There is a photograph of you and me, our heads are contorted from sleeping upright in the back of a car, your face clearly lost to sleep, my long neck extended bent as far back as humanly possible without losing the head–only my head is actually cut off. My face stops at the chin; only the widely exposed distorted neck, almost serpentinely composed, and your sleeping face suggests that I have surrendered to what I could no longer fight.
Your haircut reflects the 80s, mullets being the fashion, which you sported briefly. I had one too, though straight hair does more justice to outline the do than my curly hair. We were young, maybe our mid-twenties and traveling, exhausted with too much caffeine and too little sleep. Our clothing suggests spring time or fall, light half sleeved unjacketed shirts and jeans.
I cannot place the specific occasion of our sleeping in the back of a car or who took the picture. Our sister in law gave it to us this past holiday season and laughed, saying she had meant to give this picture to us for years, each time she came across it in her belongings. And this year was the year, though I don’t know why. The randomness of things stuns me slightly.
You and I share so much history, large and small, remembered and forgotten, largely the latter, and not for lack of significance so much as sheer length of time, the innumerable moments we have lived together. We grew ourselves from teenagers til these current waning years of our youth, of our lives.
And we have suffered and joyed in measure to most, all of life’s gifts and trials. We have fared well you and I, though you would look askance on that affirmation. And then I would remind you about the synaptic net you form in your brain with such negativity.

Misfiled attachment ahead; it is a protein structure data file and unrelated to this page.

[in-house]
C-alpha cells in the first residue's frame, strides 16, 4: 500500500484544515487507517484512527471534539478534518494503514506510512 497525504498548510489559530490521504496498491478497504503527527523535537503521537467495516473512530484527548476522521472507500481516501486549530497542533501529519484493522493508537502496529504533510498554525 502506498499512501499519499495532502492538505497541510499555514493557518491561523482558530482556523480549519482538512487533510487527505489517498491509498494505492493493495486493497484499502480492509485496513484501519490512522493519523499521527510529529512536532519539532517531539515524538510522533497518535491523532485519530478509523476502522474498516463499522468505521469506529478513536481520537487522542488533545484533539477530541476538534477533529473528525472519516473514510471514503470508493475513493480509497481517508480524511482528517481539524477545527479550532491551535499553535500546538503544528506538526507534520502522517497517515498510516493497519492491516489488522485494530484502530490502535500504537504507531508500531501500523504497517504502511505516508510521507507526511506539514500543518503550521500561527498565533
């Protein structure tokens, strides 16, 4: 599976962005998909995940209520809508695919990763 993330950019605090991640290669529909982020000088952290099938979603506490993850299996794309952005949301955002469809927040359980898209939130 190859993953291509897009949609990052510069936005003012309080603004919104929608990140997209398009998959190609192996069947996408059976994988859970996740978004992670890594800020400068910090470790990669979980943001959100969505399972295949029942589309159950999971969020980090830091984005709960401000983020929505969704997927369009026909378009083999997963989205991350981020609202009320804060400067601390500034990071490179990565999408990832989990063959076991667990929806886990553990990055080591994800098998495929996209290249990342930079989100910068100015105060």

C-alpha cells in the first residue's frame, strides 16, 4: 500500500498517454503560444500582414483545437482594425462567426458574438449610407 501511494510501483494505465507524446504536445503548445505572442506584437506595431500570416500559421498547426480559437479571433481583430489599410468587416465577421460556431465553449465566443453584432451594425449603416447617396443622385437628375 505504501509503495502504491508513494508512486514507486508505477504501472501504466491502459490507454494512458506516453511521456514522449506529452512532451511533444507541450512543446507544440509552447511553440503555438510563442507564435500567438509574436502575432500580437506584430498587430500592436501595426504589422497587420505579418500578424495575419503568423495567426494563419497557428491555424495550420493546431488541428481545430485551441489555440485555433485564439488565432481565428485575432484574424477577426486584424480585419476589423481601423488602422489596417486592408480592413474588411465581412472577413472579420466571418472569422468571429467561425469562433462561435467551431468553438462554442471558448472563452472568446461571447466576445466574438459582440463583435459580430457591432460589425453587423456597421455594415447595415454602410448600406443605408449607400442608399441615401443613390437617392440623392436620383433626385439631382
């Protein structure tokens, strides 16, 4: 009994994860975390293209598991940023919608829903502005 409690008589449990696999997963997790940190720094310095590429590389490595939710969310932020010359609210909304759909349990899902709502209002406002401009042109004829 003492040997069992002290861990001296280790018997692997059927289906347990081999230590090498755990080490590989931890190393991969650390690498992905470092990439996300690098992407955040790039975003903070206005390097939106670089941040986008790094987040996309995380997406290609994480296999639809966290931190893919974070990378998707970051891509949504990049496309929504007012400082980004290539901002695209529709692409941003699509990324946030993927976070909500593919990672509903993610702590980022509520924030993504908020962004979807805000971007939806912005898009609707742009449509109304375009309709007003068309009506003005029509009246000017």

Thus it is with us, we who co-exist inhaling the dust of our pasts every day, lugging it inside us like weightless trunks of paperless snapshots and report cards and love letters we never kept or even wrote except in the air, in the doing and being of us, so that when life folds up neatly to square off a life lived, we’ll have nothing left to us but shared time, the illusion of being.
Lord knows, I cannot imagine having shared illusions with anyone else.
2 Replies to “The Two of Us”
This is a nicely written remembrance of time spent in joyous company of another. I love the way it is exquisitely crafted – every word has considerable weight, and the lasting effect the piece has on the reader is bittersweet and poignant.
Wow, thanks so much for that comment! I appreciate the specificity and, of course, the compliment of the comment. I’m pleased that you found something in the piece that struck you.